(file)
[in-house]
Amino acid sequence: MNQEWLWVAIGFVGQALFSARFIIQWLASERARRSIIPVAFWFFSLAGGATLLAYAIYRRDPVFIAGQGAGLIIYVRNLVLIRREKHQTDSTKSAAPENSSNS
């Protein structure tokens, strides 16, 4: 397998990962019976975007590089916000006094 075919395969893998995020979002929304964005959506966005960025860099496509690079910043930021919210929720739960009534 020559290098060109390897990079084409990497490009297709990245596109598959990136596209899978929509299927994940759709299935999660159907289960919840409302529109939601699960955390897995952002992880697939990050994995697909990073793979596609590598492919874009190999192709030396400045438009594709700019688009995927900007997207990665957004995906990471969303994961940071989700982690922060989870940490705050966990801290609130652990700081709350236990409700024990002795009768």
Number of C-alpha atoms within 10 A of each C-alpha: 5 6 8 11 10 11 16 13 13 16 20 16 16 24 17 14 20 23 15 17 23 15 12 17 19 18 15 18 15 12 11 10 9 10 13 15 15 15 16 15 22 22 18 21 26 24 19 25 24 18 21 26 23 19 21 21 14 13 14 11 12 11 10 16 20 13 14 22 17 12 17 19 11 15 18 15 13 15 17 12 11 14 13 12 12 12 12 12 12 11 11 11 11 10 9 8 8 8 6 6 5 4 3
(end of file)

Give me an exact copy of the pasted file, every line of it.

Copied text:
[in-house]
Amino acid sequence: MNQEWLWVAIGFVGQALFSARFIIQWLASERARRSIIPVAFWFFSLAGGATLLAYAIYRRDPVFIAGQGAGLIIYVRNLVLIRREKHQTDSTKSAAPENSSNS
């Protein structure tokens, strides 16, 4: 397998990962019976975007590089916000006094 075919395969893998995020979002929304964005959506966005960025860099496509690079910043930021919210929720739960009534 020559290098060109390897990079084409990497490009297709990245596109598959990136596209899978929509299927994940759709299935999660159907289960919840409302529109939601699960955390897995952002992880697939990050994995697909990073793979596609590598492919874009190999192709030396400045438009594709700019688009995927900007997207990665957004995906990471969303994961940071989700982690922060989870940490705050966990801290609130652990700081709350236990409700024990002795009768």
Number of C-alpha atoms within 10 A of each C-alpha: 5 6 8 11 10 11 16 13 13 16 20 16 16 24 17 14 20 23 15 17 23 15 12 17 19 18 15 18 15 12 11 10 9 10 13 15 15 15 16 15 22 22 18 21 26 24 19 25 24 18 21 26 23 19 21 21 14 13 14 11 12 11 10 16 20 13 14 22 17 12 17 19 11 15 18 15 13 15 17 12 11 14 13 12 12 12 12 12 12 11 11 11 11 10 9 8 8 8 6 6 5 4 3